A gang of wild elephants marching through the villages and towns of China’s southwestern Yunnan province has generated a frenzy among online fans and added urgency to the country’s efforts to protect it. natural habitat of animals.
Last spring, 16 Asian elephants began marching north from a nature reserve in Xishuangbanna, a tropical region bordering Myanmar and Laos in the south of the province.
By June, the group, now up to 15 years old and including a new calf, had traveled 500 km, near Yunnan’s capital, Kunming. In the process, they become a national obsession.
Chinese media monitored the gang on a daily basis, sharing the latest versions of drones and security camera footage of elephants working through tea plantations and on roads.
A fleet of vehicles and an army of officials were mobilized to escort the elephants. One day this month, authorities sent 360 emergency response and police personnel, 76 police vehicles and dump trucks, five excavators and nine drones and fed 16 tons of food to the elephants, according to state-run Xinhua news agency. .
Although some users of the Weibo microblogging platform, similar to China’s Twitter, have noticed the damage to elephants inflicted by smashing doors in search of food, most have focused on photos of sleeping sleeping elephant calves. around his mother or they noticed the intelligence of the creatures.
In a widely shared video, an elephant walks up to the front door of a village house and uses his bathroom to turn on a tap so the band can drink.
In another, an elephant calf appeared to be intoxicated by eating fermented grains, inspiring a local musician to write a song about the drunken elephants of Yunnan.
As the band approached Kunming, Chinese experts urgently discussed the precise causes of the migration and how to deal with the elephants working on the outskirts of an 8m city.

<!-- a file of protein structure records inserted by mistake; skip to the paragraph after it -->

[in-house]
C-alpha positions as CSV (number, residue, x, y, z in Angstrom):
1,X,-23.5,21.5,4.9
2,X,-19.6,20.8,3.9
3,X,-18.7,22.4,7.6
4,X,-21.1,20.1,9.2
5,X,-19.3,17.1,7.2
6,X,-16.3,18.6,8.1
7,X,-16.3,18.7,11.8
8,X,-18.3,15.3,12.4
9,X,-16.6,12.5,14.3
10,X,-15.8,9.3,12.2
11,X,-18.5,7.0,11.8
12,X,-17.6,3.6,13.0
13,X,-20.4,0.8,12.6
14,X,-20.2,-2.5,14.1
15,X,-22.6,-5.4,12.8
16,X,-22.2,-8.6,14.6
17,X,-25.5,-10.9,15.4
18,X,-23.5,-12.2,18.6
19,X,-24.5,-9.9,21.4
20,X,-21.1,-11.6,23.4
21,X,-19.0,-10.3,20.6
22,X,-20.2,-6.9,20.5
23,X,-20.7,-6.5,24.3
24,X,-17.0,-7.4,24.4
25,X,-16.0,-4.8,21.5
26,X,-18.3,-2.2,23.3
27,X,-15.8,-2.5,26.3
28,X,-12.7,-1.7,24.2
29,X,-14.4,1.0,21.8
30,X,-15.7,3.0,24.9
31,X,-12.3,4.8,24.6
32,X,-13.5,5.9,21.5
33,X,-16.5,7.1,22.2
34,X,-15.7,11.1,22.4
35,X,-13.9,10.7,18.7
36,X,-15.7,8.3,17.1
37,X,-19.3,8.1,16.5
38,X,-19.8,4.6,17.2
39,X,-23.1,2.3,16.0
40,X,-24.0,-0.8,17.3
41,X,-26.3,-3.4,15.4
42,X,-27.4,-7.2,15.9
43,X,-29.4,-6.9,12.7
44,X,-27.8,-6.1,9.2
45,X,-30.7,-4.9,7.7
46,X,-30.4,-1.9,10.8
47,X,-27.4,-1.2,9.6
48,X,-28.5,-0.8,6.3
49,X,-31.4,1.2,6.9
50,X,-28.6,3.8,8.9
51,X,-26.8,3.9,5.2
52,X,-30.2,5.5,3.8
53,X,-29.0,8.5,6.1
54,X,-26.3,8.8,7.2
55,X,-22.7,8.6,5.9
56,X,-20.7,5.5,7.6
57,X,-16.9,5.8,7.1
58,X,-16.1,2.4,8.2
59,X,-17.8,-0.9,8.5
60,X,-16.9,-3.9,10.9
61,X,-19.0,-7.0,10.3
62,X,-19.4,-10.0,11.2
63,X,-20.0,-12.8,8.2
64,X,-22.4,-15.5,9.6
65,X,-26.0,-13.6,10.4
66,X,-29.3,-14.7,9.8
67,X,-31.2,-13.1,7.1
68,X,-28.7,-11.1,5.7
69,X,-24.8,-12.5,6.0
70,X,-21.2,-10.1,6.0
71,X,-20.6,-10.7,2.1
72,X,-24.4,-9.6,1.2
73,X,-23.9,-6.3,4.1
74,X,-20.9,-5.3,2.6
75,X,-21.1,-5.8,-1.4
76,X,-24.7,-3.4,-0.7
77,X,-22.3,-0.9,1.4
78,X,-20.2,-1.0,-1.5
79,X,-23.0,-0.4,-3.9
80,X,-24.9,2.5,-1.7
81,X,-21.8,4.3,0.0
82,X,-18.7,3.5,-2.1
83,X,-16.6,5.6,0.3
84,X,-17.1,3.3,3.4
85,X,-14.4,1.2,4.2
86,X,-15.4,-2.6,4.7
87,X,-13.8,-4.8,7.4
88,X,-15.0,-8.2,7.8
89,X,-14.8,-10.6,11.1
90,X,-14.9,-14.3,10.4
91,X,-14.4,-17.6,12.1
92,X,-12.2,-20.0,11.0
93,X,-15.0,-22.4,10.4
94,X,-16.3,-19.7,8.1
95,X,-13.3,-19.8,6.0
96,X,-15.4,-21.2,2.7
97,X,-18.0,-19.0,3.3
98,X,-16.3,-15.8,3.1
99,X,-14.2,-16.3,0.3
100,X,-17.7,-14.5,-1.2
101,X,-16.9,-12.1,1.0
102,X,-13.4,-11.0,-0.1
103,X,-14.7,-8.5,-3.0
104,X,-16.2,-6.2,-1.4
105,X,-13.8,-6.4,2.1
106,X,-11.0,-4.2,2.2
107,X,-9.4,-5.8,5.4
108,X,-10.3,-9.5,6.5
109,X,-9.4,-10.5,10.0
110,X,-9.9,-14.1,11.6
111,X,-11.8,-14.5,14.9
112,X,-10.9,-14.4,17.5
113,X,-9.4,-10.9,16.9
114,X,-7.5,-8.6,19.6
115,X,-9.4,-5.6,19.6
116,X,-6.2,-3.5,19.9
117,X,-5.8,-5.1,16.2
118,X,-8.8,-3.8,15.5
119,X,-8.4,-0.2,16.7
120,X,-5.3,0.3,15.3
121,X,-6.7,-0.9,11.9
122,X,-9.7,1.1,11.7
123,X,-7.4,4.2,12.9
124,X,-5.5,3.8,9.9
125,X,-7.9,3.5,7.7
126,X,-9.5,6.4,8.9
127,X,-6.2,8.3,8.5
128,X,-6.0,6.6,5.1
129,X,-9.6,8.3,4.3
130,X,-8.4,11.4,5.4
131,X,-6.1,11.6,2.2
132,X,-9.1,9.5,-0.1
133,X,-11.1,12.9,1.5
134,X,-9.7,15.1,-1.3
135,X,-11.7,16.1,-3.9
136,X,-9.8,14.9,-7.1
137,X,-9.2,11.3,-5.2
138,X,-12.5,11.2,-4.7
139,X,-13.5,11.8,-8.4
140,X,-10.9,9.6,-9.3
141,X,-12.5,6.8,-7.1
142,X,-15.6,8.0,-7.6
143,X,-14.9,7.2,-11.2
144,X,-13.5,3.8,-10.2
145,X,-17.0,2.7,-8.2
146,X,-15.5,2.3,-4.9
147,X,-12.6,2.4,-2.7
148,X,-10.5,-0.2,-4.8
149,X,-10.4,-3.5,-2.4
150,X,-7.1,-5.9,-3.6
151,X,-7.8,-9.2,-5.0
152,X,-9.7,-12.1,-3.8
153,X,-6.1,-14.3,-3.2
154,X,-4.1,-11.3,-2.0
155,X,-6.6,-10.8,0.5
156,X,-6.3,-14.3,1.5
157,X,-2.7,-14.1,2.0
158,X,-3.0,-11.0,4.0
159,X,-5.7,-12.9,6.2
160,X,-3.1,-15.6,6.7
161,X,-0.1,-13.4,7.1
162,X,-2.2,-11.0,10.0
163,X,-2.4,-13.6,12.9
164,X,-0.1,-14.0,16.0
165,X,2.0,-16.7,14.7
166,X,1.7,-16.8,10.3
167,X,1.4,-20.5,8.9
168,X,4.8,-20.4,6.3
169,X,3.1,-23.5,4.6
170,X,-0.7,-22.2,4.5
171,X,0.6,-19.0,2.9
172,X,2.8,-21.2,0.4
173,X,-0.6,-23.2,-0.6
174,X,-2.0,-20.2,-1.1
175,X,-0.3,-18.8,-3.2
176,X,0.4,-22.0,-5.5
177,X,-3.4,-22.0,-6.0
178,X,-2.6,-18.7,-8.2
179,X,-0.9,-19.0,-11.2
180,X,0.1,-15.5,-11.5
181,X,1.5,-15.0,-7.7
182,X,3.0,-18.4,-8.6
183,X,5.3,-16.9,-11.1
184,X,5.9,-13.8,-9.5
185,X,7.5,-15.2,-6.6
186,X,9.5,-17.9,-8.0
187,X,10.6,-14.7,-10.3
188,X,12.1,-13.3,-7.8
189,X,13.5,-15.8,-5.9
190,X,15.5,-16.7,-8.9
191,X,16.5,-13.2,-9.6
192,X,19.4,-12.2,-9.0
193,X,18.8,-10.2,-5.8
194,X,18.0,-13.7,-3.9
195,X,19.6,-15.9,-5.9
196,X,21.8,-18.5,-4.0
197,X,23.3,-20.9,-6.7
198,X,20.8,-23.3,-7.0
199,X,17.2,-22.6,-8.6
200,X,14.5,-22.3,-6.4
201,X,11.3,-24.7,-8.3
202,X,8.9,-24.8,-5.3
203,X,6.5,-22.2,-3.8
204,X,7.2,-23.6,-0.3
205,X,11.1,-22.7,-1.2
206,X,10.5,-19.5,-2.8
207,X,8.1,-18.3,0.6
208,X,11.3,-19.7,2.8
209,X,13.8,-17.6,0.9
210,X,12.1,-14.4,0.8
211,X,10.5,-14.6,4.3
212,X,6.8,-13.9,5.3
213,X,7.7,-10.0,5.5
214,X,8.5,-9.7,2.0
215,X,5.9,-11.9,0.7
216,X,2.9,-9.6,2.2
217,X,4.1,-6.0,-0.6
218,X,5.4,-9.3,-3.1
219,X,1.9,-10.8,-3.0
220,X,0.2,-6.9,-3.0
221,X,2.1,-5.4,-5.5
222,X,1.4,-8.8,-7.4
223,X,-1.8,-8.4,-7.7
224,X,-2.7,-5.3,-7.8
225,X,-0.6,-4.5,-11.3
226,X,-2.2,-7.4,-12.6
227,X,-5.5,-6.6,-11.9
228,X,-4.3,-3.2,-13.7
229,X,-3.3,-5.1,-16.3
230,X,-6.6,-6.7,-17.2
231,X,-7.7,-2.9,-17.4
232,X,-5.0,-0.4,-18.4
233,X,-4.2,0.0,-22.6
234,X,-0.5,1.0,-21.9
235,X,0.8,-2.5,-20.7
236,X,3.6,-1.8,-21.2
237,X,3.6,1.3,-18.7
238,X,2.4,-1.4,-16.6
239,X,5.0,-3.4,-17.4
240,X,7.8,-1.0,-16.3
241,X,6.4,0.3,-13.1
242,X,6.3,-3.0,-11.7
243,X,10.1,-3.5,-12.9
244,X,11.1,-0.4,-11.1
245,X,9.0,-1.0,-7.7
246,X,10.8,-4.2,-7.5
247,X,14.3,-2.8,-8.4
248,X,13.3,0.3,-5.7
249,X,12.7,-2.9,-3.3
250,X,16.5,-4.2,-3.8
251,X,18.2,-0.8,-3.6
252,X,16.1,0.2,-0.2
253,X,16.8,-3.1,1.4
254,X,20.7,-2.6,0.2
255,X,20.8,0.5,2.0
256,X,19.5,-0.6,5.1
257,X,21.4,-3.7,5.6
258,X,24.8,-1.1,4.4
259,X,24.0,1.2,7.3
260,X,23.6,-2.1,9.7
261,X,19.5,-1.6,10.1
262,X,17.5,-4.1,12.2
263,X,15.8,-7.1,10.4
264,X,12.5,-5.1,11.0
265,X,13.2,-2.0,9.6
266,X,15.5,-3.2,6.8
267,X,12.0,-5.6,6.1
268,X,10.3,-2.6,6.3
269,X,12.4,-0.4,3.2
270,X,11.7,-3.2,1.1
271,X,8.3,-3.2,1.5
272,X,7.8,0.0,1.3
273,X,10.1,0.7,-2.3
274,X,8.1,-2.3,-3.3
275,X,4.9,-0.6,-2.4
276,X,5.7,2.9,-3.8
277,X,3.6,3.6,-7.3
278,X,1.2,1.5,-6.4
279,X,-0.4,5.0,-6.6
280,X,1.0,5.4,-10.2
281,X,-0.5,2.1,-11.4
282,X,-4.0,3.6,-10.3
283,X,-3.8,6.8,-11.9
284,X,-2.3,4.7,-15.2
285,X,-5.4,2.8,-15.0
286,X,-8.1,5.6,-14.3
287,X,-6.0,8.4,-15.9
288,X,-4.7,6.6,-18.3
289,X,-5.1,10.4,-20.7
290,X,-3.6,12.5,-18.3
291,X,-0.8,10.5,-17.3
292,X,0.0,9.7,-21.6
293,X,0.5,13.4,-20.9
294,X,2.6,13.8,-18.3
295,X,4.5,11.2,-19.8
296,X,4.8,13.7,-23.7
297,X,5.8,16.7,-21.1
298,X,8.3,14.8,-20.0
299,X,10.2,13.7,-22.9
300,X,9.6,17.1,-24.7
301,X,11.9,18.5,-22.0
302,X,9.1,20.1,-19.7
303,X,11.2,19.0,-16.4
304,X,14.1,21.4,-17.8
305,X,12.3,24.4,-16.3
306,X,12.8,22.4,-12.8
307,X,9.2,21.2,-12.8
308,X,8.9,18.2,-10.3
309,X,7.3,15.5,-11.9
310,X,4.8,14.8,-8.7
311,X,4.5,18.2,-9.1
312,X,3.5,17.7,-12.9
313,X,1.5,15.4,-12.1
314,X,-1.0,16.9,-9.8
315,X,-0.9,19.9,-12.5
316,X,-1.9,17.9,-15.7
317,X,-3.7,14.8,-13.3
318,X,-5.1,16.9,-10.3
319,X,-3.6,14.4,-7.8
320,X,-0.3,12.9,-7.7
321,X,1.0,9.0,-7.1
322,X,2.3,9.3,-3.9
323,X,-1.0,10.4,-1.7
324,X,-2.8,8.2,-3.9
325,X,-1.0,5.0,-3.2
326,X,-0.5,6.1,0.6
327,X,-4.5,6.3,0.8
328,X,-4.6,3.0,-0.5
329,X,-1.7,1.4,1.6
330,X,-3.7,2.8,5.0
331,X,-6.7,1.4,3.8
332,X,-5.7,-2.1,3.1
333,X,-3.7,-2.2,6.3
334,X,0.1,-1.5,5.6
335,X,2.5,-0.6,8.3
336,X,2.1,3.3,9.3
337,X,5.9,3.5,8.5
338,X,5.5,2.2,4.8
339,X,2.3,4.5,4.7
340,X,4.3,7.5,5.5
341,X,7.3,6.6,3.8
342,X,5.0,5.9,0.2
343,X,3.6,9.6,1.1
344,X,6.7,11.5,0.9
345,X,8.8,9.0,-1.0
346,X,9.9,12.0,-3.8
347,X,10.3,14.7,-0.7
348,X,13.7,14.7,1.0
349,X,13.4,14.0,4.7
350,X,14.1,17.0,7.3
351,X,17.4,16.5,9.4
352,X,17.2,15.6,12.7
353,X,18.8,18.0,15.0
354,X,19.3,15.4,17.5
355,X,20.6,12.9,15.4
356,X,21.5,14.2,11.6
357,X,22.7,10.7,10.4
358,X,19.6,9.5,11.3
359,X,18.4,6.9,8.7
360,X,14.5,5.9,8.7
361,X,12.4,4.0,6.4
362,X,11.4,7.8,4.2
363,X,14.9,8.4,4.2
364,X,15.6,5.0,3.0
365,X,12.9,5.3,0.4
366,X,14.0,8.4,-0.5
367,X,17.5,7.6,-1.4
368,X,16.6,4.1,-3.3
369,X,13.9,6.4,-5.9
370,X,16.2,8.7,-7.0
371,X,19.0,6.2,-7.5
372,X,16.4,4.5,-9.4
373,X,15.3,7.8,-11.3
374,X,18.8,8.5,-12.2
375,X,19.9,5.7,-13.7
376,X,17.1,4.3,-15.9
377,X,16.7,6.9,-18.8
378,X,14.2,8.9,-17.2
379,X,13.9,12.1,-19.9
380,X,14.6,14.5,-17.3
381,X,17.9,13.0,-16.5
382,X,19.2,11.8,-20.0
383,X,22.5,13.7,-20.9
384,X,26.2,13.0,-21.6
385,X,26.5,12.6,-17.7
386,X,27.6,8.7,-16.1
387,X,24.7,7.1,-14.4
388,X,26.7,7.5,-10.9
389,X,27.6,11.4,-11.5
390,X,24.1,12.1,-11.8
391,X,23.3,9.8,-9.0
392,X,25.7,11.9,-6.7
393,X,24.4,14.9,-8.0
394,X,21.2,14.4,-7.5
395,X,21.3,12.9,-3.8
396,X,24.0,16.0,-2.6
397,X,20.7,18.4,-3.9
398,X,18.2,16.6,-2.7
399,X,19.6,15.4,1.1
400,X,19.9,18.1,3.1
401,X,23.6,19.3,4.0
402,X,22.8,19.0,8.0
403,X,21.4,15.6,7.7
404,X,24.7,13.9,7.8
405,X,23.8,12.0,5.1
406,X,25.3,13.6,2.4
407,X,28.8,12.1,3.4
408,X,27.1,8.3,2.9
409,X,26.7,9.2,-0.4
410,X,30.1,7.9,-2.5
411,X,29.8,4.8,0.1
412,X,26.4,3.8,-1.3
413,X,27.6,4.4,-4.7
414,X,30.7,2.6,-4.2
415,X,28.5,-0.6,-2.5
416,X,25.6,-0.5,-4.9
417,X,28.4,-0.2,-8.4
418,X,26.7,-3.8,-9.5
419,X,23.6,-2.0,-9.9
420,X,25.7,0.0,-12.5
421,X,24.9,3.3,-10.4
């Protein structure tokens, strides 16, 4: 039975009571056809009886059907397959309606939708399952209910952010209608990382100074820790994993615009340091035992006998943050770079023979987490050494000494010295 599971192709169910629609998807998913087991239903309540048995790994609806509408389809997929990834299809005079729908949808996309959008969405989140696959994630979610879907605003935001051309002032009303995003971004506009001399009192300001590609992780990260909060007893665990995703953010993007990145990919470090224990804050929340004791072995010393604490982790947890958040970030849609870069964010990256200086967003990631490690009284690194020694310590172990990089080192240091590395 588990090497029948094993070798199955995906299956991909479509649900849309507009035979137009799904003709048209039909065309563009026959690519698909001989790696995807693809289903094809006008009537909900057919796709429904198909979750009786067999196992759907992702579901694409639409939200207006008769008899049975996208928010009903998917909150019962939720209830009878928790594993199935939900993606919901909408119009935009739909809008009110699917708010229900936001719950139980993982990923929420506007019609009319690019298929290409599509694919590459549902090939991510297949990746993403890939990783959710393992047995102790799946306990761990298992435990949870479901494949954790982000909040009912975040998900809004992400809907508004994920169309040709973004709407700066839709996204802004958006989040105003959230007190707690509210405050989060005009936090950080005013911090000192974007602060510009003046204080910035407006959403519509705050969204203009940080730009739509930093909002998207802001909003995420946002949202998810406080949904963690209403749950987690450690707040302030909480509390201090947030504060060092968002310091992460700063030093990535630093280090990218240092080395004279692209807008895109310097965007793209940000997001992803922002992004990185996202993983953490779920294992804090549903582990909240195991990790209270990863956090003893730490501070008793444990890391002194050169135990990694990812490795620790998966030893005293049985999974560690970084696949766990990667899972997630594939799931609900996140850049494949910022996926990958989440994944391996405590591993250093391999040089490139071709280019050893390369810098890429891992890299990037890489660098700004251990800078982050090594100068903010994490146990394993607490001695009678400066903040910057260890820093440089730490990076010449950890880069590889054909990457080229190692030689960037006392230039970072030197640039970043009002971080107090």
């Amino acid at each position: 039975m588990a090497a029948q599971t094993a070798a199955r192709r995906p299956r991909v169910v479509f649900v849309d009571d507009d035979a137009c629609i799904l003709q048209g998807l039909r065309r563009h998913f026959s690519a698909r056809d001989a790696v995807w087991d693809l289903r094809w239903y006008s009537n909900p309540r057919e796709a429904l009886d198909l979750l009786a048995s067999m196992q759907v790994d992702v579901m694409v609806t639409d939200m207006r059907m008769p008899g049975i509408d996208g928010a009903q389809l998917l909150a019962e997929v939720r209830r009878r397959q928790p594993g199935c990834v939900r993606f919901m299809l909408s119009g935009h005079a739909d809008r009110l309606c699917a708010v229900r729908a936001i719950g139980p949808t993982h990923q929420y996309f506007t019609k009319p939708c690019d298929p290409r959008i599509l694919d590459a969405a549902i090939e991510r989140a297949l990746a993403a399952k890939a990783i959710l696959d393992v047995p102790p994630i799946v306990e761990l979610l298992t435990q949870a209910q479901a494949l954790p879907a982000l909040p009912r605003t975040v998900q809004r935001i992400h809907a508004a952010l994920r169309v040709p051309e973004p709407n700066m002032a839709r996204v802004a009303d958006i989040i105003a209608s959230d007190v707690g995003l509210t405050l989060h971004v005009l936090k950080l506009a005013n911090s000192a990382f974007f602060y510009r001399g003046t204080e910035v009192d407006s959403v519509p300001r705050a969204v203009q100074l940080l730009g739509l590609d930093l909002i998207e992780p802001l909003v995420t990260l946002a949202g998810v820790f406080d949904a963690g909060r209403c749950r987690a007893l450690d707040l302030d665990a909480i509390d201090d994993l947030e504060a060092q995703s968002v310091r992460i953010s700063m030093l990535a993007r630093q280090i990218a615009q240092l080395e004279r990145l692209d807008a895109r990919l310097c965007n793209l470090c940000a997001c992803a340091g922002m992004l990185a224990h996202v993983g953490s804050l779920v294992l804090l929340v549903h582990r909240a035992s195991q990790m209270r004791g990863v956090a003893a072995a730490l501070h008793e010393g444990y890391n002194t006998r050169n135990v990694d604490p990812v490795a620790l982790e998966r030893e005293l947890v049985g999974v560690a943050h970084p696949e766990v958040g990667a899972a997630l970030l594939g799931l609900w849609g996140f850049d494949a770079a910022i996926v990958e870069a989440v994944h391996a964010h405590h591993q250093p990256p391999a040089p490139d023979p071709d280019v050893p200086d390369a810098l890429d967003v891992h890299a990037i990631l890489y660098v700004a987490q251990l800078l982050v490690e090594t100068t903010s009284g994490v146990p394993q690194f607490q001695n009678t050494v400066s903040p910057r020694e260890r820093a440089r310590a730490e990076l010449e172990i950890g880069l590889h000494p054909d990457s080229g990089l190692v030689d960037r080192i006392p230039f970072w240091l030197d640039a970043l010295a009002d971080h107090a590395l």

Zhao Huaidong, former director of the IFAW Asian Elephant Protection project in Xishuangbanna, which educates local farmers on how to safely handle elephants, called the migration of the herd’s north “very unusual” because it did not. do not follow a fixed itinerary.
“Over the last 20 years, the protection of Asian elephants has meant that their numbers have increased but declining virgin forest outside protected areas has reduced their living space and caused elephants to spread into areas where man is active, ”he said.
Renewed attention to elephant habitats comes as Kunming prepares to host the UN Conference on Biodiversity in October. Environmentalists hope China will seize the opportunity to step up efforts to protect endangered endangered wildlife and expand nature reserves
Asian elephants receive the highest level of protection from China’s species. Hundreds of years ago, herds wandered far into what is now central China, but in recent decades the country’s population of about 300 elephants has been limited to Yunnan province.
Local authorities have launched a campaign to keep the animals away from Kunming. They blocked roads and placed traces of pineapple, sweet corn and other foods to keep animals out of densely populated areas.
Zhou Jinfeng, director of the China Biodiversity Conservation and Green Development Foundation, warned that attempts to push back elephants would be the wrong approach, and could lead to a greater risk of encounters with humans.
“My proposal is that we should not completely stop their migration, but rather establish migration corridors,” he said.
According to Zhou, the tolerance of the farmers and the lack of violence towards elephants was a change marked by the past and a positive sign of acceptance of the protected species. “It’s something that made me especially educated,” he said.
More information from Emma Zhou in Beijing